COOC Annual Meeting 2004 | The Olive Oil Source

COOC Annual Meeting 2004

Source: The Olive Oil Source
March 02, 2004

This year's member meeting was graciously hosted at Atwood Farm in Glen Ellen. The ranch's rustic timber barn sheltered 118 members from blustery Sonoma weather.  Outgoing president Albert Katz reviewed the year's accomplishments.  He thanked members Golino, Sloan and Evers for their work on the new membership agreement which requires allegiance to a code of ethics.  Honest labeling will differentiate California oil from sometimes inaccurately labeled imported oil.  Albert outlined a media campaign designed to educate buyers about the COOC seal's guarantee of accurate labeling.

Weeks of late night grant writing by Albert and Patty Darragh secured a USDA development grant.  Money from the grant will be used to fund research on consumer preferences.  Once a target market is identified a marketing plan will be developed.  Grant money will reveal methods of increasing consumer recognition of the COOC seal.

The COOC hired a public relations firm.  $20,000 was spent for a six month effort to publicize California oil.  An article written for a local media outlet ended up being mentioned in news reports and reported in hundreds of outlets.  It is hoped that the services for the publicity firm will be continued this year, money allowing.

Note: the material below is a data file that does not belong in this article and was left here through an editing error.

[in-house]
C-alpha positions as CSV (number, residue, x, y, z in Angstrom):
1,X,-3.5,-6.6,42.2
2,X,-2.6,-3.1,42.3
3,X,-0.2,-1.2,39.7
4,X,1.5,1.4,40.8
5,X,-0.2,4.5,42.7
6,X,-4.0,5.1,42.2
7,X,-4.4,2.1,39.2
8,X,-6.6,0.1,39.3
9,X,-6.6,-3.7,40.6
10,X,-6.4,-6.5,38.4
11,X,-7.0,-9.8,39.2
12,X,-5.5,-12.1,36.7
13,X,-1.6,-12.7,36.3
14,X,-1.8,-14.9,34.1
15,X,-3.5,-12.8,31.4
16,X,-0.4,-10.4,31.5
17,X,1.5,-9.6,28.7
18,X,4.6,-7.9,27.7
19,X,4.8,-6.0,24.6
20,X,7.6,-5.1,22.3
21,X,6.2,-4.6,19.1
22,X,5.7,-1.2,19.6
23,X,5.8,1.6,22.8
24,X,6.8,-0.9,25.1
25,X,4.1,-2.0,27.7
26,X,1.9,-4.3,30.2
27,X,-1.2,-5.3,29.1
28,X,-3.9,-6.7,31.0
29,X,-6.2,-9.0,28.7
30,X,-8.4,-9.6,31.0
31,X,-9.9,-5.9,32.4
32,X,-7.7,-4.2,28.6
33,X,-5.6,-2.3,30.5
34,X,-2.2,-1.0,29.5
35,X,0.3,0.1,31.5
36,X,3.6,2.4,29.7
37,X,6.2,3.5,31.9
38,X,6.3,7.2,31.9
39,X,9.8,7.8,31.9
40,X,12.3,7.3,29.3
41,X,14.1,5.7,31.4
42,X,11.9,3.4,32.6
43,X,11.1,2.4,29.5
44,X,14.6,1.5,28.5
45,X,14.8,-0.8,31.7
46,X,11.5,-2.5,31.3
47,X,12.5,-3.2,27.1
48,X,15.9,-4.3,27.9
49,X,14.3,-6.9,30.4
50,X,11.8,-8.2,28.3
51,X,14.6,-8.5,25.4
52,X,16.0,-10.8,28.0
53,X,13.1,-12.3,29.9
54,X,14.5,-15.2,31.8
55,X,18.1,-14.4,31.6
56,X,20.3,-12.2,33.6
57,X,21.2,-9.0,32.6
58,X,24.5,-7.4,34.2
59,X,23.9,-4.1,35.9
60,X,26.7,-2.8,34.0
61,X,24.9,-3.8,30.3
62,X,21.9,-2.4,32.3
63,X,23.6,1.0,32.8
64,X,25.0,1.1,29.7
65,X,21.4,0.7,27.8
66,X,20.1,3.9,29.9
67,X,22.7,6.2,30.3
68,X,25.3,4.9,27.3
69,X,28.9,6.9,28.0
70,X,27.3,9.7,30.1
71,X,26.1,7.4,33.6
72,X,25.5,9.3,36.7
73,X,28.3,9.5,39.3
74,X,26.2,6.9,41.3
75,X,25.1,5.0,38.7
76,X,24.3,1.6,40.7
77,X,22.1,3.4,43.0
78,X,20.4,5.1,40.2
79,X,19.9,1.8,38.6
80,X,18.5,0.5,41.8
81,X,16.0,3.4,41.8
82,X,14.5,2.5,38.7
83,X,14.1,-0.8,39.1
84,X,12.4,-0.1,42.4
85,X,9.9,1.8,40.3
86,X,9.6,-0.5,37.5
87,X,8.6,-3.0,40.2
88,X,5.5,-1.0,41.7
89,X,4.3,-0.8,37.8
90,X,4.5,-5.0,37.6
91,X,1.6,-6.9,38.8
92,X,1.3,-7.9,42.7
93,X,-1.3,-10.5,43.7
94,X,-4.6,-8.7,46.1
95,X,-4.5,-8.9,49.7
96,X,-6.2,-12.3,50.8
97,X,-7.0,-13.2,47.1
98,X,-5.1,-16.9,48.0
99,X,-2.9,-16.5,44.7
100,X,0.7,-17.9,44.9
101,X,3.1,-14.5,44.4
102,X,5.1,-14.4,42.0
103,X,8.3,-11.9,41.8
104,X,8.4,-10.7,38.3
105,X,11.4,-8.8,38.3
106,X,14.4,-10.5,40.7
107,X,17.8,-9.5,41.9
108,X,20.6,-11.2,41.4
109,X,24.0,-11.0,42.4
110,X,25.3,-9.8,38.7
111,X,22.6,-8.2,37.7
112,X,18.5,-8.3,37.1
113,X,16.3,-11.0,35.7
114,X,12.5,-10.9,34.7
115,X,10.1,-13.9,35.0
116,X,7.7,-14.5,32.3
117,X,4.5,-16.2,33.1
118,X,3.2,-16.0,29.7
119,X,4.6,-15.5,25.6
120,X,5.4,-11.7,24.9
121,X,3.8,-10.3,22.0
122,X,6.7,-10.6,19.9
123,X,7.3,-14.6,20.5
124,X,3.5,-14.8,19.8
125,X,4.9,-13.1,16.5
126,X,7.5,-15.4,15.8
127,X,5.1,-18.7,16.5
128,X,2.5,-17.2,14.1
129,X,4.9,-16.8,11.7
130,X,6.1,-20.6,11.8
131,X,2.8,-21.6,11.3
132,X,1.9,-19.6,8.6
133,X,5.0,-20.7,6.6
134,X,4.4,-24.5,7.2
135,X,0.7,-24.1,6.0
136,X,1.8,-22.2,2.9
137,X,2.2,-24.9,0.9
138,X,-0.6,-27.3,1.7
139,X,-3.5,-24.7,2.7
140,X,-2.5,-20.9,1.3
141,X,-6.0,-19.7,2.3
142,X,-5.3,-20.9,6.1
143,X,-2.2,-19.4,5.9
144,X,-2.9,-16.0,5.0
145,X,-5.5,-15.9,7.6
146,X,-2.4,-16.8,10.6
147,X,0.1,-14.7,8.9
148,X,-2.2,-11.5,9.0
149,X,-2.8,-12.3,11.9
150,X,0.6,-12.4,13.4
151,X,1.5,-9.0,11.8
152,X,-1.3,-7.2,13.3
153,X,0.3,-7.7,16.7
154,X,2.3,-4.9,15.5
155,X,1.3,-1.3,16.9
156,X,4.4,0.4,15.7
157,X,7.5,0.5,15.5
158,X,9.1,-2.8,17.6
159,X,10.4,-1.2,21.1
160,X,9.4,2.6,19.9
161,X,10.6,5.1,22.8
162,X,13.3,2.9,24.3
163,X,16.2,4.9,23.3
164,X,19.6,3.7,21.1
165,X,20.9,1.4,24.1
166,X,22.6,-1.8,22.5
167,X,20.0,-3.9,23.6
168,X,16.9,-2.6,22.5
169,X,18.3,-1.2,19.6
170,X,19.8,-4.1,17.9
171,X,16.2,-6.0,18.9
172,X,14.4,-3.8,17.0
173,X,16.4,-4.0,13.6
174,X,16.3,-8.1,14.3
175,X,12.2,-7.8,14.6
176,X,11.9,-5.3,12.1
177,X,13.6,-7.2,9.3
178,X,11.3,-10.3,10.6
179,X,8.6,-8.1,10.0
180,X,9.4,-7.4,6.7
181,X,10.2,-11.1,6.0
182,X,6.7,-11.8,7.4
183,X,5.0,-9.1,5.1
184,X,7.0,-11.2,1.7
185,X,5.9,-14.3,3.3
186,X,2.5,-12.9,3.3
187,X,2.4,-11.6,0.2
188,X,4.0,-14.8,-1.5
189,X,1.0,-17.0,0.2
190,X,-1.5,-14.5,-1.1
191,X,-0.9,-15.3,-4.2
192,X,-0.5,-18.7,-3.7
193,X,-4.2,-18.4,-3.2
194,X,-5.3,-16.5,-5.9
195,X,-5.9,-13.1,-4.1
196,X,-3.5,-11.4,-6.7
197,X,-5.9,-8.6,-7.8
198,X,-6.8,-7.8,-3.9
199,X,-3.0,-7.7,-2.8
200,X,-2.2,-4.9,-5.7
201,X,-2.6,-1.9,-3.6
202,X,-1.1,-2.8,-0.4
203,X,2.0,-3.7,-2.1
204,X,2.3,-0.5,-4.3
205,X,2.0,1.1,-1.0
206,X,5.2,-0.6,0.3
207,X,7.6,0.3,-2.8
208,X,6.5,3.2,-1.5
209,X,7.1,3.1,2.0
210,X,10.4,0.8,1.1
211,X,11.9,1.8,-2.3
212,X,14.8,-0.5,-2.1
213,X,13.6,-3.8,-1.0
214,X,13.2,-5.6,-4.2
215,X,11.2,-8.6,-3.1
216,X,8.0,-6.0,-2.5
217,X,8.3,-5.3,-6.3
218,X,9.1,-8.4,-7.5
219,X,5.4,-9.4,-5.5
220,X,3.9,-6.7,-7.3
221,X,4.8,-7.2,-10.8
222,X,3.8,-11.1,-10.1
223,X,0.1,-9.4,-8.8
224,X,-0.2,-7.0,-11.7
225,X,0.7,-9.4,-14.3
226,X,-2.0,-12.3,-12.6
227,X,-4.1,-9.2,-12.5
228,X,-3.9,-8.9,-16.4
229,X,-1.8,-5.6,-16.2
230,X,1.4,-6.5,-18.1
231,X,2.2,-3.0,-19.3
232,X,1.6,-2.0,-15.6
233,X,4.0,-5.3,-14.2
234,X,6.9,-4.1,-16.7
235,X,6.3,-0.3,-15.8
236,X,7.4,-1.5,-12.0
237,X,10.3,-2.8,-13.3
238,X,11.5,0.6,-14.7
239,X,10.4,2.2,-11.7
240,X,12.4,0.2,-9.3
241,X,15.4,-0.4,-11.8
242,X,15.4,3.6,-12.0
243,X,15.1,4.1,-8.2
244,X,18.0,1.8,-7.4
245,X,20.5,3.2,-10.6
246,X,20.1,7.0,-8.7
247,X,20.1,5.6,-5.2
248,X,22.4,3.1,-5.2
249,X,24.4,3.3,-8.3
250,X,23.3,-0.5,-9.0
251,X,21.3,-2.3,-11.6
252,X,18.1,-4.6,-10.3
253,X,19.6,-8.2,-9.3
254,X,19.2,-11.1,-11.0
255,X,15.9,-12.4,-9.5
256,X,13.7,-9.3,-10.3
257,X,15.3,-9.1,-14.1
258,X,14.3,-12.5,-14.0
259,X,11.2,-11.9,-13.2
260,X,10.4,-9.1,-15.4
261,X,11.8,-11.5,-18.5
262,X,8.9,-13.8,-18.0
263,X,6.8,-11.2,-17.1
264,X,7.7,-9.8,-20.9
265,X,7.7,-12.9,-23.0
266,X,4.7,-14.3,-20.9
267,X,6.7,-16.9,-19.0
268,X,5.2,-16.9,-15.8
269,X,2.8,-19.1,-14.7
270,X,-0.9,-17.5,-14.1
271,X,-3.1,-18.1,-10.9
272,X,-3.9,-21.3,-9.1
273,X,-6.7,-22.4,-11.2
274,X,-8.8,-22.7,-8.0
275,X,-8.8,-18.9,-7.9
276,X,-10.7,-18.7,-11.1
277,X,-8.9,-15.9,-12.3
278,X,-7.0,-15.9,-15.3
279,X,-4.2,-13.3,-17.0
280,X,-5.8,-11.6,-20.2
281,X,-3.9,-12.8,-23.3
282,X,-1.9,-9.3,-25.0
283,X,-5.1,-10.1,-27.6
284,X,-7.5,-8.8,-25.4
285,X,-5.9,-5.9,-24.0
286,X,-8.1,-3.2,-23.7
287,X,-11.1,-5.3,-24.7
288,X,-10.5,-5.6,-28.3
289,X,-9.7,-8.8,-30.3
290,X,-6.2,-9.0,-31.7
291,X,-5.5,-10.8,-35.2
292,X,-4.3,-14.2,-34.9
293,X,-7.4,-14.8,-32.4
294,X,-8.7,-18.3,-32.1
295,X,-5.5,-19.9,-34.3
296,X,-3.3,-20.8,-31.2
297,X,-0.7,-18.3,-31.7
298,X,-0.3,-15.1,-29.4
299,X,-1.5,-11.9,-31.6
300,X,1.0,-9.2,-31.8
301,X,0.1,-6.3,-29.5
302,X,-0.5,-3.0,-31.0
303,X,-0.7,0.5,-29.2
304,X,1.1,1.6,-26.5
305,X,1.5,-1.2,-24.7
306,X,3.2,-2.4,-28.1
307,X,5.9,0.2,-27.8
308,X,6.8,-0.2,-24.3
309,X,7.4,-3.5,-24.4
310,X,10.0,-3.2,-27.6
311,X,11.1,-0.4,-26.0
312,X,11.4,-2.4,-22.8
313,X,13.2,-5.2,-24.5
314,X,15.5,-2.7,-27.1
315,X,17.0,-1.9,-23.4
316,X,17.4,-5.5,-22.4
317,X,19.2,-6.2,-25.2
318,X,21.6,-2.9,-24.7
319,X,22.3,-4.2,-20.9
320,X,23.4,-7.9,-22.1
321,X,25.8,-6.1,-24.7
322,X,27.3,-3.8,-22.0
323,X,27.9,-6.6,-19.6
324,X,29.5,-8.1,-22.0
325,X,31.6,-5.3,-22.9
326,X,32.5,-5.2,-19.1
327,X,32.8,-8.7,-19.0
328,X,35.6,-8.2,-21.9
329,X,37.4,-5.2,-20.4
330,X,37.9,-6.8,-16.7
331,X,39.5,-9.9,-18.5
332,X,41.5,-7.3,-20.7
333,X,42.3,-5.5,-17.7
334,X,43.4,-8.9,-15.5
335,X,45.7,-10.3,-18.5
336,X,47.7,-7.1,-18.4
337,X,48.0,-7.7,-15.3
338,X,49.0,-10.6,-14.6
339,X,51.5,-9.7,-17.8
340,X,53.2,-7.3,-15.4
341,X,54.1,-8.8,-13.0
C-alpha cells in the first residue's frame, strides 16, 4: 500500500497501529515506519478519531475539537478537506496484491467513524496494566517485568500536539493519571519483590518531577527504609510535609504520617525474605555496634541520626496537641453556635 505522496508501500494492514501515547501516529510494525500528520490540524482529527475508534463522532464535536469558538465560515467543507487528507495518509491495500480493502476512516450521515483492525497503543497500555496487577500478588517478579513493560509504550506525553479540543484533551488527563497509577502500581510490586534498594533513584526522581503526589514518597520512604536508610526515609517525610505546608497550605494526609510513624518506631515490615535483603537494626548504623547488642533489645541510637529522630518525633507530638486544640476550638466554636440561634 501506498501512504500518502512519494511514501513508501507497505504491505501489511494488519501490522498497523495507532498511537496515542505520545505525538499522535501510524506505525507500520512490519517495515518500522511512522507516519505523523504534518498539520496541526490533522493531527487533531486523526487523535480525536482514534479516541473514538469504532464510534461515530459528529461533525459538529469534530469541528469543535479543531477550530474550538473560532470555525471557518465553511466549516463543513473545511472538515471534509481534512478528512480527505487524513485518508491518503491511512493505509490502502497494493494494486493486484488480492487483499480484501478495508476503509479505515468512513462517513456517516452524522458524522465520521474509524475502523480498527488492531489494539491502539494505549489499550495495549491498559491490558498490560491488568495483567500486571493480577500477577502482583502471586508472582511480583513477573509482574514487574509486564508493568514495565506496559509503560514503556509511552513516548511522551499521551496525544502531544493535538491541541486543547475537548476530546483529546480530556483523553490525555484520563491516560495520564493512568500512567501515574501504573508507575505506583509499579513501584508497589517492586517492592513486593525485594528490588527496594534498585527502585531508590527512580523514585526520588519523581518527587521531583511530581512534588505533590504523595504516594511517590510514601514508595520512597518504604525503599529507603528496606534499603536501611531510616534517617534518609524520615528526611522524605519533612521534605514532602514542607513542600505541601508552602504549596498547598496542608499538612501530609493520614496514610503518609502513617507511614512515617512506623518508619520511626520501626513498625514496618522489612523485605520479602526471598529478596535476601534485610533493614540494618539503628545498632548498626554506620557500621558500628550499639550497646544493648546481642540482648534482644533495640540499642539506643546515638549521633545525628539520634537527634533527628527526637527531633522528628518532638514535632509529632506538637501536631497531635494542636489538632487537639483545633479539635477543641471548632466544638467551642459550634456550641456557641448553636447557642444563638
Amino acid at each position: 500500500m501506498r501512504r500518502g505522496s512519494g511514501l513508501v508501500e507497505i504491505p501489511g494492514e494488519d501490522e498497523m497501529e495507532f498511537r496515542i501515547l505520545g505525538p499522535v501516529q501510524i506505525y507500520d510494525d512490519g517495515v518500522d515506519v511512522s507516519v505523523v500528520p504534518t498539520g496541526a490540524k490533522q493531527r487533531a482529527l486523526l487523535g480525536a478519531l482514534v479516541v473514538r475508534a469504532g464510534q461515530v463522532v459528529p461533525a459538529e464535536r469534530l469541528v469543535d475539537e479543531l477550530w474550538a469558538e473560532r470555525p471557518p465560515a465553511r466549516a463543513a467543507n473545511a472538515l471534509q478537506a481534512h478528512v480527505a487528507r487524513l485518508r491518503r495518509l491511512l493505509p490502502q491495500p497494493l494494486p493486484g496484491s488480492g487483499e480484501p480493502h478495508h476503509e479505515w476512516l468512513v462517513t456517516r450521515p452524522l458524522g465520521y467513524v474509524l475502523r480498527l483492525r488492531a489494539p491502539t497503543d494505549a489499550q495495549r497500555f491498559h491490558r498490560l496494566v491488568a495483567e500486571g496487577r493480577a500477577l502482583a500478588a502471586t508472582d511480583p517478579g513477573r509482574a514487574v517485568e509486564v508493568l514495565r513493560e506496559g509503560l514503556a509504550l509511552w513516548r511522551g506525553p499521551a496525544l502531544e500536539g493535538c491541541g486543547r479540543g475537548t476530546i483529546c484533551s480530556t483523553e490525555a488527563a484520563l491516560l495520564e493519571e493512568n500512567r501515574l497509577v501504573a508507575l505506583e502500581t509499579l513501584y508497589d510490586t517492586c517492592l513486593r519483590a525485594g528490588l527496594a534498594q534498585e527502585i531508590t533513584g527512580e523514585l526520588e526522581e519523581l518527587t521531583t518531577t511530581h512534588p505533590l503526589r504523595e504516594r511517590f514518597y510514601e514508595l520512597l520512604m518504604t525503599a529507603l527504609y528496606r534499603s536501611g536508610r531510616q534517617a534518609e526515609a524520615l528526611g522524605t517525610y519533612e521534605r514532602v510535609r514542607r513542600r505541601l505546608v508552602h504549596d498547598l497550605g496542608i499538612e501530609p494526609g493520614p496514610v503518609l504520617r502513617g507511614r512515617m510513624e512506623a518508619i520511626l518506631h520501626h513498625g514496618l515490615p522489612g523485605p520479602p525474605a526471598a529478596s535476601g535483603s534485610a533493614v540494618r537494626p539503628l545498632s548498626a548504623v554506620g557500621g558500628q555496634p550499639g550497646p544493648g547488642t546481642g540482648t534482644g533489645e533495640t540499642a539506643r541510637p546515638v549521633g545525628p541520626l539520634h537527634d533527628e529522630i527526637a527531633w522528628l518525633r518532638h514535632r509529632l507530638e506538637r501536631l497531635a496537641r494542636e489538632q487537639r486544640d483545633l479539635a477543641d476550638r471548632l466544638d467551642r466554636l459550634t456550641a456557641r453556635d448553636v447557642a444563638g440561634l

Future projects include a tree survey, regional chapter meetings in Mendocino, Butte and Santa Barbara counties.

Upon retiring from the board, Ridgley Evers was awarded the Pioneer award for his more than decade long efforts for the COOC. He was described by co-members as the "conscience of the organization".

Frank Zalom from the Department of Entomology at UC Davis briefly highlighted the presentations made on Olive Day.

Bruce Golino described attempts to change the FDA labeling definitions of olive oil.  Changes hinge on the success of an agreement between the olive oil importer organization (NAOOA) and the COOC.

Roberto Zecca thanked the tasting panels for their hard work in evaluating oils submitted for seal certification.  Panels met 23 times last year.

During a question and answer period several audience members expressed their frustration with competitors oil which was mislabeled at farmer's markets and supermarkets.